Big, Invasive Parachuting Spiders Will Begin To Cover Entire East Coast, Experts Say


Scientists have revealed that big, invasive, parachuting Joro spiders are set to invade the East Coast of America.

This news is not for the faint-hearted, and certainly not for those with arachnophobia.

A study by a group of University of Georgia scientists has discovered that the East Coast – and particularly Georgia – will see an influx in a group of spiders known as Trichonephila clavata, or as they’re known in Korea, China, and Taiwan, the Joro spider.

The three-inch-long arthropods originate from Japan and are first thought to have come to Georgia in around 2013 or 2014.

The spiders are expected to continue spreading out from Georgia to the entirety of the East Coast because of their ability to be able to survive colder temperatures, CBS reports.

‘So in our experiment, we exposed them to a brief period of cold only for a couple of minutes at below-freezing temperatures and most of the Joros did just fine,’ co-author of the study, Andy Davis, reflected.

The Joro will also be able to rain down over the East Coast and ride the wind by using their webs like parachutes, researchers discovered. As per The Independent, the spiders can reportedly travel up to 100 miles using this technique.

An undergraduate at Odum School of Ecology, University of Georgia, and another co-author of the study, Benjamin Frick, explained how quickly the spiders are set to multiply given how they have ‘no predators’ on the East Coast.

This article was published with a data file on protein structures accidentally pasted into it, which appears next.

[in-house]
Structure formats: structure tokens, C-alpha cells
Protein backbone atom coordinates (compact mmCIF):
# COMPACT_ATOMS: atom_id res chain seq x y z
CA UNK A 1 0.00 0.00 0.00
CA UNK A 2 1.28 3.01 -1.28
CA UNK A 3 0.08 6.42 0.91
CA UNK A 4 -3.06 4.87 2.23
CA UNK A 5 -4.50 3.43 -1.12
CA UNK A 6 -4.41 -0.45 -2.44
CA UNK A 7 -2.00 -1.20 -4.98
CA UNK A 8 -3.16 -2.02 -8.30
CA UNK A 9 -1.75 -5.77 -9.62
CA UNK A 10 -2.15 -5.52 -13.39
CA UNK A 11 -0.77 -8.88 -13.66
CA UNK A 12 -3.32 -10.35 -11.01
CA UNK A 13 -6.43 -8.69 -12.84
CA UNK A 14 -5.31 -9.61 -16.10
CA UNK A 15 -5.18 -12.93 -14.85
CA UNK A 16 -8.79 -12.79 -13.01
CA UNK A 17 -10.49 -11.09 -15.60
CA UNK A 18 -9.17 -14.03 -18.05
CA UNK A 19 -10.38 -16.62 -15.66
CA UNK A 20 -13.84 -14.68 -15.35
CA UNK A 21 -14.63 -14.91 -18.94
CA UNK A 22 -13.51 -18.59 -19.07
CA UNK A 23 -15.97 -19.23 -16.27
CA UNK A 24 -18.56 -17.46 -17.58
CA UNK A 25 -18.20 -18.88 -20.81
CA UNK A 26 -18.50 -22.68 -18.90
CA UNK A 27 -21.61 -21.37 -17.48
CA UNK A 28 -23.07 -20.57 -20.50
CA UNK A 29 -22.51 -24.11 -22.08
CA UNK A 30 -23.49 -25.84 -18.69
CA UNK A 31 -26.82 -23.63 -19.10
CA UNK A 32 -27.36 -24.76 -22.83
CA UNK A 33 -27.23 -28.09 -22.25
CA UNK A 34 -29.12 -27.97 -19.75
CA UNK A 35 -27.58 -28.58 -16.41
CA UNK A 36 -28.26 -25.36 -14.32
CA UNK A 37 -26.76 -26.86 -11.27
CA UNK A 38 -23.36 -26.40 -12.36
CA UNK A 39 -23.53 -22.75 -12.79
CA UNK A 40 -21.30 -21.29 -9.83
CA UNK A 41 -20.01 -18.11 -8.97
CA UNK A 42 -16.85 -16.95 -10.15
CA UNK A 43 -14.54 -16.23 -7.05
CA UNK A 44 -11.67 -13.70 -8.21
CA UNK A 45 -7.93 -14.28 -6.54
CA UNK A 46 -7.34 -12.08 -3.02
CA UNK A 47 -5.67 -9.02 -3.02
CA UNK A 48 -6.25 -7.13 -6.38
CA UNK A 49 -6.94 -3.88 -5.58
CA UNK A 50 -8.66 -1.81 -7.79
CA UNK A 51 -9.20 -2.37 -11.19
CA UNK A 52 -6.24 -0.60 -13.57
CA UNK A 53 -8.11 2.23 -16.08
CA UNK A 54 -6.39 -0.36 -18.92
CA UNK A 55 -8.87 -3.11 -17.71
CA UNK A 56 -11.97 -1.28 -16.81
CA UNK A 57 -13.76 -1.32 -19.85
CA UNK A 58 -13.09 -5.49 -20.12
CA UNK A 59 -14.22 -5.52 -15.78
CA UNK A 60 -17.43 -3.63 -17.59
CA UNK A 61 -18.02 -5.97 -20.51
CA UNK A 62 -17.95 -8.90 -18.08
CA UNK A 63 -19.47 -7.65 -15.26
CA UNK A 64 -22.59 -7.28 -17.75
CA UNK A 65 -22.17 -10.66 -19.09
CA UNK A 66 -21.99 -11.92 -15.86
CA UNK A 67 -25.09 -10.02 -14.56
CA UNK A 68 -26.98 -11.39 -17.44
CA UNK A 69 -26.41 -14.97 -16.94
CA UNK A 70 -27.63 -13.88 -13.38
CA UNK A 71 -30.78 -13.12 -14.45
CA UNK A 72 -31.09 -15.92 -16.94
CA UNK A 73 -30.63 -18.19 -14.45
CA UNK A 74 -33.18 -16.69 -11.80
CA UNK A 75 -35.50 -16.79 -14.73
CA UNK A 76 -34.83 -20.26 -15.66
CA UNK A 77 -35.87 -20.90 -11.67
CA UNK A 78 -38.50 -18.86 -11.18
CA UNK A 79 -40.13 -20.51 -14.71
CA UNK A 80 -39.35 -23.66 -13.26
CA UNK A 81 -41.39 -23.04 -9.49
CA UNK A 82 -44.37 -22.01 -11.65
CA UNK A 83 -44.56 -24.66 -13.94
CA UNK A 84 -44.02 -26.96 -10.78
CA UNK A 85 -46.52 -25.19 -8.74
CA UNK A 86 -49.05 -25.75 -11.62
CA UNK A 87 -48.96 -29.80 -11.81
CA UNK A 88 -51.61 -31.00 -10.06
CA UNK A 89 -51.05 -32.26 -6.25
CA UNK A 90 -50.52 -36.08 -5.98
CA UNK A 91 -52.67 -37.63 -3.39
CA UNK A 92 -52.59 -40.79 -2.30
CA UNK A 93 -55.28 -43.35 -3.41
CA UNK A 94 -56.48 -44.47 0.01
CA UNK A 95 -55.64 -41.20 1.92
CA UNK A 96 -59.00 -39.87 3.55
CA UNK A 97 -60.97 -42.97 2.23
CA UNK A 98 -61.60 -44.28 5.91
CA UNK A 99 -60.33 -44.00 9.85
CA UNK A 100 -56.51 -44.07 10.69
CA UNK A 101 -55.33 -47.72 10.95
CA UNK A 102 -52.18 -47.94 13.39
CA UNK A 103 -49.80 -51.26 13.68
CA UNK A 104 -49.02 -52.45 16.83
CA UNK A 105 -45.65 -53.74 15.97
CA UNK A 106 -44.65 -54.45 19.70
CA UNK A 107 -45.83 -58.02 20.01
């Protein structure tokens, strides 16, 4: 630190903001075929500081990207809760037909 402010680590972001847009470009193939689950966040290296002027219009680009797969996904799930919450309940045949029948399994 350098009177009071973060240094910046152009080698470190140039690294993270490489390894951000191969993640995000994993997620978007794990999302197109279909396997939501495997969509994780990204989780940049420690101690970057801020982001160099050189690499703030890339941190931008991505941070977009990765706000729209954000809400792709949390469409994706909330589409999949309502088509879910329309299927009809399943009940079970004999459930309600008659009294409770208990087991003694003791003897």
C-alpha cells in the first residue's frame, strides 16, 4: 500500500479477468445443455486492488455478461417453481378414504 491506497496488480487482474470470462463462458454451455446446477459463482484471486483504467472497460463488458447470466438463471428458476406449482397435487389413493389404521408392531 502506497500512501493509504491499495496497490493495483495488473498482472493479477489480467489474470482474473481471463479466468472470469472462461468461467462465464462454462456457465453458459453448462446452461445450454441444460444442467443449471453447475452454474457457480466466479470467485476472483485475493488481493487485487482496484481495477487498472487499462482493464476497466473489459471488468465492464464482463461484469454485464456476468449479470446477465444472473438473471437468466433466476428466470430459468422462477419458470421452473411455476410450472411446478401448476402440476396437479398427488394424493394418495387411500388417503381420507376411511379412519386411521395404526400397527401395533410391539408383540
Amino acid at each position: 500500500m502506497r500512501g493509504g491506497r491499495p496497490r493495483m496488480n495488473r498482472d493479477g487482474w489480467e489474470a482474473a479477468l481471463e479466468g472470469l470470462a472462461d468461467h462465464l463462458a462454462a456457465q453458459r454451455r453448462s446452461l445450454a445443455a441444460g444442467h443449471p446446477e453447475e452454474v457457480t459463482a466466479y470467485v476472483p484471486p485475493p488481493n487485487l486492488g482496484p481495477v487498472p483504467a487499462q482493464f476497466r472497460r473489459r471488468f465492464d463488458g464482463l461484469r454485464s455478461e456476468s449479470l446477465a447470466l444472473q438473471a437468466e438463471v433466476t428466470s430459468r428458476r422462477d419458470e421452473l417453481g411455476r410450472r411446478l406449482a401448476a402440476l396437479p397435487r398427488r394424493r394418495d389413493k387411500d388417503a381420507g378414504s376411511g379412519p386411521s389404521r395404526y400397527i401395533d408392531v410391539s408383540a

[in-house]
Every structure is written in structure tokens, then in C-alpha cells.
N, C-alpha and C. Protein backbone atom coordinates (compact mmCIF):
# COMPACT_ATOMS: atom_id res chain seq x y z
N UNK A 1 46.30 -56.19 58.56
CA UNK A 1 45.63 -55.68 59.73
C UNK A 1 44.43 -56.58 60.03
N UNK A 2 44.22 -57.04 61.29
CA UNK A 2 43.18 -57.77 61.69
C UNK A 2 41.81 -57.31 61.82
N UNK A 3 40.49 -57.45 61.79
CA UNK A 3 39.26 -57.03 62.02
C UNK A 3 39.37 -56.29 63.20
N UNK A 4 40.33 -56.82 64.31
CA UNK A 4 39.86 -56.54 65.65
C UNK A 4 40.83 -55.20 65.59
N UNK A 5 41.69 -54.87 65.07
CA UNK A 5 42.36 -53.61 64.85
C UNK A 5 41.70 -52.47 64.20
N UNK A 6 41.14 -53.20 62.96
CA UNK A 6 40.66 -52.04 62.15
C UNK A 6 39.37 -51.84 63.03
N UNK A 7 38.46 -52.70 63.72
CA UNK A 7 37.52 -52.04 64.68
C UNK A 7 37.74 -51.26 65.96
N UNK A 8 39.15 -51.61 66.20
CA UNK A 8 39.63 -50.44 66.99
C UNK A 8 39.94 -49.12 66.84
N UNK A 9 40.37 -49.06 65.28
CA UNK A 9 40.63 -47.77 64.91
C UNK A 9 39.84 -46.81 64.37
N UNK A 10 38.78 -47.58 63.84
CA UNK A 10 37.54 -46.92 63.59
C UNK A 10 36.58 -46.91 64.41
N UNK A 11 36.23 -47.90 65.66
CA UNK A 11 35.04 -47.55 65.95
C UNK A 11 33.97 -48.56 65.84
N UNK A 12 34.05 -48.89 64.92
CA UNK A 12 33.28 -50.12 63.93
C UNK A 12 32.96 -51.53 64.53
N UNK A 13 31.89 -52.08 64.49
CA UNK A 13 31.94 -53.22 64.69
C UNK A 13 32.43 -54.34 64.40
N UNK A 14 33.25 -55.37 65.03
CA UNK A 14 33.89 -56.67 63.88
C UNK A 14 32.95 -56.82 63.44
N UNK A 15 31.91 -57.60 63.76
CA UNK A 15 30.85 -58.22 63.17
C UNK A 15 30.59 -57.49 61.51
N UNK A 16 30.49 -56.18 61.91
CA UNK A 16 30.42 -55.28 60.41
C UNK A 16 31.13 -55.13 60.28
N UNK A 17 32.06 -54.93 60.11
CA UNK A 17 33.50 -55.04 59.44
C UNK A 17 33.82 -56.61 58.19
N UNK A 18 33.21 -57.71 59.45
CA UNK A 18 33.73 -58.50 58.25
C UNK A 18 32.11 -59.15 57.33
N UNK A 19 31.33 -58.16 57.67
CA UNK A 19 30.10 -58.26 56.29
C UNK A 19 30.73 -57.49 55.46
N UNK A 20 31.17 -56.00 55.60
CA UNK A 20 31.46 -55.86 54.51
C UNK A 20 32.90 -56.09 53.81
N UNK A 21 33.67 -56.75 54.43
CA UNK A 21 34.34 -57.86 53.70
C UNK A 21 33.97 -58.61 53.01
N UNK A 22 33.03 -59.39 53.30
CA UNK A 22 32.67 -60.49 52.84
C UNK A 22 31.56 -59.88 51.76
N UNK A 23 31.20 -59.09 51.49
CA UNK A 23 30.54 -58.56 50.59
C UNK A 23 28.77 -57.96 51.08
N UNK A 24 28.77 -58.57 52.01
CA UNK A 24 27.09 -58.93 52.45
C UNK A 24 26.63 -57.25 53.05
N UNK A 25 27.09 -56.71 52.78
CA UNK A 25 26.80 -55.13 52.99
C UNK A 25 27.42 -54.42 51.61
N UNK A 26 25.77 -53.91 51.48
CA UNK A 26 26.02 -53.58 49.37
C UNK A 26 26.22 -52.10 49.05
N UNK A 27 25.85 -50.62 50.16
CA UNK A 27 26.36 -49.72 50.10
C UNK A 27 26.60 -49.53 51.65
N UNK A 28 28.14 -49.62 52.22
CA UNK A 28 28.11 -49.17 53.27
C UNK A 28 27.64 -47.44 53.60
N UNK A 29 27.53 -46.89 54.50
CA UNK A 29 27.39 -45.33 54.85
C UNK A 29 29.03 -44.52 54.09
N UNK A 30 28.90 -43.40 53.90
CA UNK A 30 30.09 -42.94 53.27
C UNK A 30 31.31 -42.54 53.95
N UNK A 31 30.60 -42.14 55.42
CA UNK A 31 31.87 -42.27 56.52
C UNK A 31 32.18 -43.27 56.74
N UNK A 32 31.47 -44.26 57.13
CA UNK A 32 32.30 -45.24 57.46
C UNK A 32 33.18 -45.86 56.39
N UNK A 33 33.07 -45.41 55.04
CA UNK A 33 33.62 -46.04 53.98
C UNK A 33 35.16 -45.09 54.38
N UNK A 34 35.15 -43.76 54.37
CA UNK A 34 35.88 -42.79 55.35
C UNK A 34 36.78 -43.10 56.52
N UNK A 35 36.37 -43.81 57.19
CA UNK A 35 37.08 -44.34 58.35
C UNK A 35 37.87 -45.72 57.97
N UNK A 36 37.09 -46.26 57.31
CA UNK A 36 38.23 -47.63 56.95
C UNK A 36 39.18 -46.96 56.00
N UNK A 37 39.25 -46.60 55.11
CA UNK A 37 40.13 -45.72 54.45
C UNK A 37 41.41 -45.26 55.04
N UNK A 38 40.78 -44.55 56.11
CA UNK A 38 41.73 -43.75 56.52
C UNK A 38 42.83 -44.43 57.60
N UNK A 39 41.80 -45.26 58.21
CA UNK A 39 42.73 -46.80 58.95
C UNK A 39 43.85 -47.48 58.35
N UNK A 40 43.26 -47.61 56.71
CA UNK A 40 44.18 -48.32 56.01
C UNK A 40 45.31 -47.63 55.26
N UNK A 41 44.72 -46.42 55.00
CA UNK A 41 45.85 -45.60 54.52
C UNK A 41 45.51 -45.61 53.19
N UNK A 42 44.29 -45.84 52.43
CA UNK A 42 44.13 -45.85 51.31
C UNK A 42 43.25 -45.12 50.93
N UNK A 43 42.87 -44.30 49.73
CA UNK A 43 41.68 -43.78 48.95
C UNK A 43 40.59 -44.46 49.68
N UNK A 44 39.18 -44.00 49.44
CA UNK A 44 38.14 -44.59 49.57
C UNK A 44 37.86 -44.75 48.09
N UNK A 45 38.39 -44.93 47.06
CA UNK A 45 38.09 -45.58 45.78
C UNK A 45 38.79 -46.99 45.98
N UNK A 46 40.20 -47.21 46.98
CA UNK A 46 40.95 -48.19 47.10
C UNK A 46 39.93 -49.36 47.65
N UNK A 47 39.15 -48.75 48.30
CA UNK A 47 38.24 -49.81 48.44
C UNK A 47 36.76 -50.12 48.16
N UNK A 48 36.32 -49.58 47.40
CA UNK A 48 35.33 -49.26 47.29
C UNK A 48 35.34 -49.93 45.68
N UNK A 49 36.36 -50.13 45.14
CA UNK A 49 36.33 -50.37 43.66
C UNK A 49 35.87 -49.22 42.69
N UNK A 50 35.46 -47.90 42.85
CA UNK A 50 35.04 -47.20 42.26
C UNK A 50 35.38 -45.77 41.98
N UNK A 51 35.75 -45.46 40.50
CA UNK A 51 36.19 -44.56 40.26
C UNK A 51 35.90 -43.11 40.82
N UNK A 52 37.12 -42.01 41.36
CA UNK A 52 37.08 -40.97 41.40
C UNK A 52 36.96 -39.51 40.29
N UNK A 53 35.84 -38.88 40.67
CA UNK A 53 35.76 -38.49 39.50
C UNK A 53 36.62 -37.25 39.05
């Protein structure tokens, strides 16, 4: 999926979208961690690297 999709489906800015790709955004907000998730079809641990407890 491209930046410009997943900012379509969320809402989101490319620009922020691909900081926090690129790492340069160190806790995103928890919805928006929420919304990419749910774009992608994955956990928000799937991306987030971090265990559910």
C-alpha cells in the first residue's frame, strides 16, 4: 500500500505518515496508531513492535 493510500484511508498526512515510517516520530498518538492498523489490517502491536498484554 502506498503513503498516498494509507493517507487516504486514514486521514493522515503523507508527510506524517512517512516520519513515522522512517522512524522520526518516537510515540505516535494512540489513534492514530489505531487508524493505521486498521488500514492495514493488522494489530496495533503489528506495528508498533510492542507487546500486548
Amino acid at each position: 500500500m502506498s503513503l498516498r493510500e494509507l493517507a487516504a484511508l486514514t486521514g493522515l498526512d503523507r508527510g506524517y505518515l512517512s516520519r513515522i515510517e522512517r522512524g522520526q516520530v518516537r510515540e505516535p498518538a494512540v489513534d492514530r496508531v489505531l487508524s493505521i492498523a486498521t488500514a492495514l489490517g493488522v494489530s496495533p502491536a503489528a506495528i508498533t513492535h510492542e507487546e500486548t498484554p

He said: ‘No predators, it doesn’t have anything that’s controlling its population size in the new habitat, but it has perfect conditions to spread.

‘We had a Joro being found in Oklahoma, we tracked the person who made the observation and it turned out it was a student from here’, Davis noted.

To reassure members of the public, researchers explained how it is rare to get bitten by one of the intimidating spiders.

‘Its fangs are so small relative to most human skin that it probably won’t be able to get its fangs into you even if it wanted to,’ Frick commented.

If you were unfortunate enough to get bitten, you reportedly wouldn’t need medical attention as the amount of venom is tiny.

The group of spiders are known for their ability to create beautiful wheel-shaped webs, according to the Associated Press.

You can keep an eye out for the influx in parachuting spiders around late spring, early summer (May and early June). Although you’ll have to wait until Autumn to see the biggest webs which are made by the group’s female spiders, who are identifiable by their bright blue, red, and yellow markings.

While some reacted to the news in disgust, Nancy Hinkle, an entomologist at the University of Georgia, noted the power spiders have to help protect crops.

She said: ‘This is wonderful. This is exciting. Spiders are our friends. They are out there catching all the pests we don’t want around our home.’

The study was published in Physiological Entomology.